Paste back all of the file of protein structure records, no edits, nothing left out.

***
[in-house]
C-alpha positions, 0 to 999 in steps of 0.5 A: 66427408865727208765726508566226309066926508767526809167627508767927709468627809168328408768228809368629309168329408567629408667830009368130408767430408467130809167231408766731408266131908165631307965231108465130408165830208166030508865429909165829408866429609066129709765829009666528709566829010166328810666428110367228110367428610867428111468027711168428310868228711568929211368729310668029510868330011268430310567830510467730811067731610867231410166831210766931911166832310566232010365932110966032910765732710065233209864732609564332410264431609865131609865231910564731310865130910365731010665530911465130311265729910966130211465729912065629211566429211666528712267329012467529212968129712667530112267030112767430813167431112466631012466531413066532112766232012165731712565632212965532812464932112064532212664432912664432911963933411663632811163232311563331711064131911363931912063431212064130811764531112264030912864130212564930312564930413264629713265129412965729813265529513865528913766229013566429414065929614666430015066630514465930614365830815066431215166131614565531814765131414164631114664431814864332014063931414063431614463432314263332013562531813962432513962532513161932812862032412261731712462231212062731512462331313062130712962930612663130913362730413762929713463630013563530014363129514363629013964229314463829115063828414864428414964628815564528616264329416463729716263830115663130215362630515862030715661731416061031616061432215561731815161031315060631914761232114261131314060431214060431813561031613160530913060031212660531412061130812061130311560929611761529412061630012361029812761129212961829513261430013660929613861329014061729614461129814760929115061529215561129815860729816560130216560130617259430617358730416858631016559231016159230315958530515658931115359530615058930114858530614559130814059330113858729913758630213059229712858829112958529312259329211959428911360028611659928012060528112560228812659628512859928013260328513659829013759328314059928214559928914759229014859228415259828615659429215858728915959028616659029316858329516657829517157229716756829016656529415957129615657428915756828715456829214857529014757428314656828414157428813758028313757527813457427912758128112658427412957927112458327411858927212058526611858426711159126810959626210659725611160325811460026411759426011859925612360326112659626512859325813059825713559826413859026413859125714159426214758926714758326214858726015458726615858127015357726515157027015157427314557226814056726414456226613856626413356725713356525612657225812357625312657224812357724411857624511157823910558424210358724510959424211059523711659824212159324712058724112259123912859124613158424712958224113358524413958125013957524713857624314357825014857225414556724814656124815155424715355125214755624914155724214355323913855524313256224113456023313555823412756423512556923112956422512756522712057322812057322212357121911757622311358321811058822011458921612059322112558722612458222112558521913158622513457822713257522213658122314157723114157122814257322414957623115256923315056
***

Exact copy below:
[in-house]
C-alpha positions, 0 to 999 in steps of 0.5 A: 66427408865727208765726508566226309066926508767526809167627508767927709468627809168328408768228809368629309168329408567629408667830009368130408767430408467130809167231408766731408266131908165631307965231108465130408165830208166030508865429909165829408866429609066129709765829009666528709566829010166328810666428110367228110367428610867428111468027711168428310868228711568929211368729310668029510868330011268430310567830510467730811067731610867231410166831210766931911166832310566232010365932110966032910765732710065233209864732609564332410264431609865131609865231910564731310865130910365731010665530911465130311265729910966130211465729912065629211566429211666528712267329012467529212968129712667530112267030112767430813167431112466631012466531413066532112766232012165731712565632212965532812464932112064532212664432912664432911963933411663632811163232311563331711064131911363931912063431212064130811764531112264030912864130212564930312564930413264629713265129412965729813265529513865528913766229013566429414065929614666430015066630514465930614365830815066431215166131614565531814765131414164631114664431814864332014063931414063431614463432314263332013562531813962432513962532513161932812862032412261731712462231212062731512462331313062130712962930612663130913362730413762929713463630013563530014363129514363629013964229314463829115063828414864428414964628815564528616264329416463729716263830115663130215362630515862030715661731416061031616061432215561731815161031315060631914761232114261131314060431214060431813561031613160530913060031212660531412061130812061130311560929611761529412061630012361029812761129212961829513261430013660929613861329014061729614461129814760929115061529215561129815860729816560130216560130617259430617358730416858631016559231016159230315958530515658931115359530615058930114858530614559130814059330113858729913758630213059229712858829112958529312259329211959428911360028611659928012060528112560228812659628512859928013260328513659829013759328314059928214559928914759229014859228415259828615659429215858728915959028616659029316858329516657829517157229716756829016656529415957129615657428915756828715456829214857529014757428314656828414157428813758028313757527813457427912758128112658427412957927112458327411858927212058526611858426711159126810959626210659725611160325811460026411759426011859925612360326112659626512859325813059825713559826413859026413859125714159426214758926714758326214858726015458726615858127015357726515157027015157427314557226814056726414456226613856626413356725713356525612657225812357625312657224812357724411857624511157823910558424210358724510959424211059523711659824212159324712058724112259123912859124613158424712958224113358524413958125013957524713857624314357825014857225414556724814656124815155424715355125214755624914155724214355323913855524313256224113456023313555823412756423512556923112956422512756522712057322812057322212357121911757622311358321811058822011458921612059322112558722612458222112558521913158622513457822713257522213658122314157723114157122814257322414957623115256923315056